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West Somerset Railway Operations

Discussion in 'Heritage Railways & Centres in the UK' started by gwr4090, Nov 15, 2007.

  1. johnofwessex

    johnofwessex Part of the furniture

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    Post 20833 & the two subsequent comments on it, added to 20838 are starting to sound a little ominous

    So an official announcement asap please
     
  2. 46229

    46229 New Member

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    I know it goes against the grain on here not to be negative, but to me that all sounds positive and an example of an outbreak of good management and a deeper understanding of how much it costs to run the railway. It’s been quite obvious that the WSR has been running too many trains that are running lightly loaded. Every train costs money to run - coal, water, oil, a proportion of vehicle maintenance costs, track wear and tear etc. Those running in the shoulders of the season especially the morning ex Minehead and last one back from BL frequently run almost empty early and late in the season. Slightly reducing the number of running days, simplifying the timetable and using the DMU/diesels on some of those unprofitable early and late season trains makes total sense to me and will increase the profit contribution.

    But then that doesn’t fit with the gloom and doomsters I suppose.
     
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  3. johnofwessex

    johnofwessex Part of the furniture

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    Well, the glass may be half full or half empty, BUT there is currently nothing in the public domain, other than a report on local TV. I cannot imagine that an announcement could not have been released as soon as the EGM had finished, as it is at the moment all we have is someone who is clearly rather upset
     
  4. baldbazza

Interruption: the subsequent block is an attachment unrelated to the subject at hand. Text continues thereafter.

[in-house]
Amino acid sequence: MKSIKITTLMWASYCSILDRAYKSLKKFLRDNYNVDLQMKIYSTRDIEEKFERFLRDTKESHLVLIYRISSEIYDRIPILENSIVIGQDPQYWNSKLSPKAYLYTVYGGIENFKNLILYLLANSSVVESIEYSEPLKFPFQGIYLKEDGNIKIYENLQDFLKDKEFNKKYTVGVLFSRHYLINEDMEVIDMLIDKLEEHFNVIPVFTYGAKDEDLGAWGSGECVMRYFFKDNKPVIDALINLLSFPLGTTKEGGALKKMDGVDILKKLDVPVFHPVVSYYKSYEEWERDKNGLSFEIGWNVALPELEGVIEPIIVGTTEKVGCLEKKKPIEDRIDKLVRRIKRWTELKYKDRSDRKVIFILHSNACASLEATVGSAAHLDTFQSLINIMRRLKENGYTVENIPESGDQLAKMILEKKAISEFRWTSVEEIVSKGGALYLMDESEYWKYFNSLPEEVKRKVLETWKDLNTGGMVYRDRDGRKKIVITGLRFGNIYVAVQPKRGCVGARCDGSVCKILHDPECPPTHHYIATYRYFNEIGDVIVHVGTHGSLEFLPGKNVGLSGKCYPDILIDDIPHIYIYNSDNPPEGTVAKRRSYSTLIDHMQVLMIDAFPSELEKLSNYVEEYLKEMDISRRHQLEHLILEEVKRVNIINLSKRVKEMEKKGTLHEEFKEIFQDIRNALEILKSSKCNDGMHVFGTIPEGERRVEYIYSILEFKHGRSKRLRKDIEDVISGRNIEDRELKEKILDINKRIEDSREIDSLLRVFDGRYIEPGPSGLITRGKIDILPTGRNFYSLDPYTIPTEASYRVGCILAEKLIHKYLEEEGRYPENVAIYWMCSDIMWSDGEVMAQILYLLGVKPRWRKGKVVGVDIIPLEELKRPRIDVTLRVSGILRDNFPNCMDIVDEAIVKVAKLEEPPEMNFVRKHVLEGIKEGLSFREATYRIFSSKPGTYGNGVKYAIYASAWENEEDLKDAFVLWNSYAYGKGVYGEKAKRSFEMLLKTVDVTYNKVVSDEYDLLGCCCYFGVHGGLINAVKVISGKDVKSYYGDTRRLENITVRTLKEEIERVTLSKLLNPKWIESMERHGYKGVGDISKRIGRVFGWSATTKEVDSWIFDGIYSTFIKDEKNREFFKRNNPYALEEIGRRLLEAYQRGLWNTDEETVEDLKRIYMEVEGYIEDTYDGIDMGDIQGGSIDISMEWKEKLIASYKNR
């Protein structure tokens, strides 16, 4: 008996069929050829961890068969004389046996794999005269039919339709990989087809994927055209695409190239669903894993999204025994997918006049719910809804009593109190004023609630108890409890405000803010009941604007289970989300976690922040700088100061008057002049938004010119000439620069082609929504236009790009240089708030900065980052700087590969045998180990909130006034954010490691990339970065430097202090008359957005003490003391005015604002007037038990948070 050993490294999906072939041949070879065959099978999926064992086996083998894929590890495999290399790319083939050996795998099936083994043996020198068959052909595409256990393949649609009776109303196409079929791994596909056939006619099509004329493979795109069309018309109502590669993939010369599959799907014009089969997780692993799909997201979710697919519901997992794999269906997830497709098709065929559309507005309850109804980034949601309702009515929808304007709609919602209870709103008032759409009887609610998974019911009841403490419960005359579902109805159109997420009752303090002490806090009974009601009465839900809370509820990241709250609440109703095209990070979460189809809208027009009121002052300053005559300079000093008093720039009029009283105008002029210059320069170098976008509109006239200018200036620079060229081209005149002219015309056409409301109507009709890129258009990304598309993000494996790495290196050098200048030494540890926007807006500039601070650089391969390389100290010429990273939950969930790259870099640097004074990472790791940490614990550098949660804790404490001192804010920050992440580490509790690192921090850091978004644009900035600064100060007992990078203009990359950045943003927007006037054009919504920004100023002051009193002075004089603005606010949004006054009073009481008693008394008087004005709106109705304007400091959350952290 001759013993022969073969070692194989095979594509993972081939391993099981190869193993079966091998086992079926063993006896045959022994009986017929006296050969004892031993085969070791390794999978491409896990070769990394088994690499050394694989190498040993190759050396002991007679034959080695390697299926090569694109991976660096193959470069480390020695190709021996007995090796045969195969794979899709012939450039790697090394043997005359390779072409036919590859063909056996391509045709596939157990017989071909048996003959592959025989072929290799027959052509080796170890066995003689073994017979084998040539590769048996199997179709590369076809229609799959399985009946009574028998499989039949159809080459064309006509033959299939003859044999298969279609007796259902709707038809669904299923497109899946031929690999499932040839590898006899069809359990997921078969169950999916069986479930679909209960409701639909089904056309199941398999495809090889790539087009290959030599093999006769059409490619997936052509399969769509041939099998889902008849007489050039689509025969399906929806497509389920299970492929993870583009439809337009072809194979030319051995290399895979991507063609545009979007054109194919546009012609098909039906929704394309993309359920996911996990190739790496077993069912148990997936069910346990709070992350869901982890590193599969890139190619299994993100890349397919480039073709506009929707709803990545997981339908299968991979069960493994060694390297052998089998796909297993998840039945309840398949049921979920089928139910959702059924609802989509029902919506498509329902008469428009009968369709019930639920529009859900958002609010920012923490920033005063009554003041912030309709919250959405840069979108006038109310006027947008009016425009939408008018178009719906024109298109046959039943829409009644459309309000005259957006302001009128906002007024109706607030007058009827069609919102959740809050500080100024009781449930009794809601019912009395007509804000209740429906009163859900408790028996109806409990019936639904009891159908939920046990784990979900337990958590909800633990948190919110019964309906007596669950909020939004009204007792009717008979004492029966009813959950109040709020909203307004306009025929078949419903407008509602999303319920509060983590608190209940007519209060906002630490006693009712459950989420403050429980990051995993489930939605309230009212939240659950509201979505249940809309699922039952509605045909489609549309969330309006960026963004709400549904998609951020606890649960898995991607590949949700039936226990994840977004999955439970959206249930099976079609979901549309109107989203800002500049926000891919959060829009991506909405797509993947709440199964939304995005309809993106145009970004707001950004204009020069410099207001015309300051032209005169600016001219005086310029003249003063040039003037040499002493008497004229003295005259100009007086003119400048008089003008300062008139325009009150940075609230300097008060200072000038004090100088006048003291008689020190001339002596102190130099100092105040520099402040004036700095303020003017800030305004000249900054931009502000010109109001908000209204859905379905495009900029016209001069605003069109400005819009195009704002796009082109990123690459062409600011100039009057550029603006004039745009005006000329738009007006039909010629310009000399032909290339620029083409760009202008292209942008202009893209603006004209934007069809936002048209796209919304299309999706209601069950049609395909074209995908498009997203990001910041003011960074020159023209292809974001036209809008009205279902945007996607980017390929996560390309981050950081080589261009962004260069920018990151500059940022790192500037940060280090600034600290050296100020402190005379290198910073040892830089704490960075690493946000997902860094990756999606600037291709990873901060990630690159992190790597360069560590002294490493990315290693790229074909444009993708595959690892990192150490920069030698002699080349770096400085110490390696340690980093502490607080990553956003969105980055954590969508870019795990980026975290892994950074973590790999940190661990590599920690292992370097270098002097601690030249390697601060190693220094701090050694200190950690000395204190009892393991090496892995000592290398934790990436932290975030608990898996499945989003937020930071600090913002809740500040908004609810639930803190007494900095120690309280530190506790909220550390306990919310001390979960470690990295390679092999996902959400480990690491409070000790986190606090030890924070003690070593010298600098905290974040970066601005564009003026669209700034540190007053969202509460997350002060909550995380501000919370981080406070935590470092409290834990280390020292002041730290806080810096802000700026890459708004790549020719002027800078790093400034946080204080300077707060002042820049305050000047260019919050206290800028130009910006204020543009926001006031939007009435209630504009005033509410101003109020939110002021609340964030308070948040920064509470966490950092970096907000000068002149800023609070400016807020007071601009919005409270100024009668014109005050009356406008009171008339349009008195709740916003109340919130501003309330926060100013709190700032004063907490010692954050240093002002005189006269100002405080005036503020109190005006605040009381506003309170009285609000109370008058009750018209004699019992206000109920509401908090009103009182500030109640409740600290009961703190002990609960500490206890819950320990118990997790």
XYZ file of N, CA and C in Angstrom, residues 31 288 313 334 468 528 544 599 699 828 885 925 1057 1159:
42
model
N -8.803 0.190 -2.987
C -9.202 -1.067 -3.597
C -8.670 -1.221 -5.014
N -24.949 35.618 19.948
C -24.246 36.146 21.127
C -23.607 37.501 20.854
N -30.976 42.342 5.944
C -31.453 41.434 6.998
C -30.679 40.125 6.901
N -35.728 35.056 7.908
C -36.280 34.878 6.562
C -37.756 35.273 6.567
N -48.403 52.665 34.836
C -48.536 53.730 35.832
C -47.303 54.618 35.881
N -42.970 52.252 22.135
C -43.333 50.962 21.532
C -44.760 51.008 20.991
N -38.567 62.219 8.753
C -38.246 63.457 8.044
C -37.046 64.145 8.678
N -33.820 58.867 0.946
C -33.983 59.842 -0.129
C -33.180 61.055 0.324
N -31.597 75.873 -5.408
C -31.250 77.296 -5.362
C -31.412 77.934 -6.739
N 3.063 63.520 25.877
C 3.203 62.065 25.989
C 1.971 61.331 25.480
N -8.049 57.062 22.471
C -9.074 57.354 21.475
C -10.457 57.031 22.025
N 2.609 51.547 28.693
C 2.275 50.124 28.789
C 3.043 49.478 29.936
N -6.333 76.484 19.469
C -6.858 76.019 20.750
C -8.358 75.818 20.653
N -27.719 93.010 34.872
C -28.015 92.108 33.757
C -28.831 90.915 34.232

baldbazza Member

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    If the 'someone clearly upset' refers to post 20833, the fact that it was posted a couple of hours before the EGM might be relevant.
    Barry
     
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  5. DragonHandler

    DragonHandler Well-Known Member

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    It never ceases to amaze me how the press manage to report things about companies before the staff or customers of said companies hear of them.
    Which I suppose either means that the press have an extremely good spy network, or the companies are not very good at communicating with their staff and customers.

    In the WSR's case it would be nice to see some sort of report about the EGM for those who were unable to attend for whatever reason.
    I don't expect the WSR Plc to post anything on here, but I would expect to see something published on their website.
    Failing that, perhaps those nearer the railway who can see what the local press is saying can post that here.
     
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  6. AnthonyTrains2017

    AnthonyTrains2017 Member

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    Brilliant for diesel enthusiasts
     
  7. Western Venturer

    Western Venturer Member

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    Tut tut this will never do.. A pro diesel post on a predominantly Steam railway..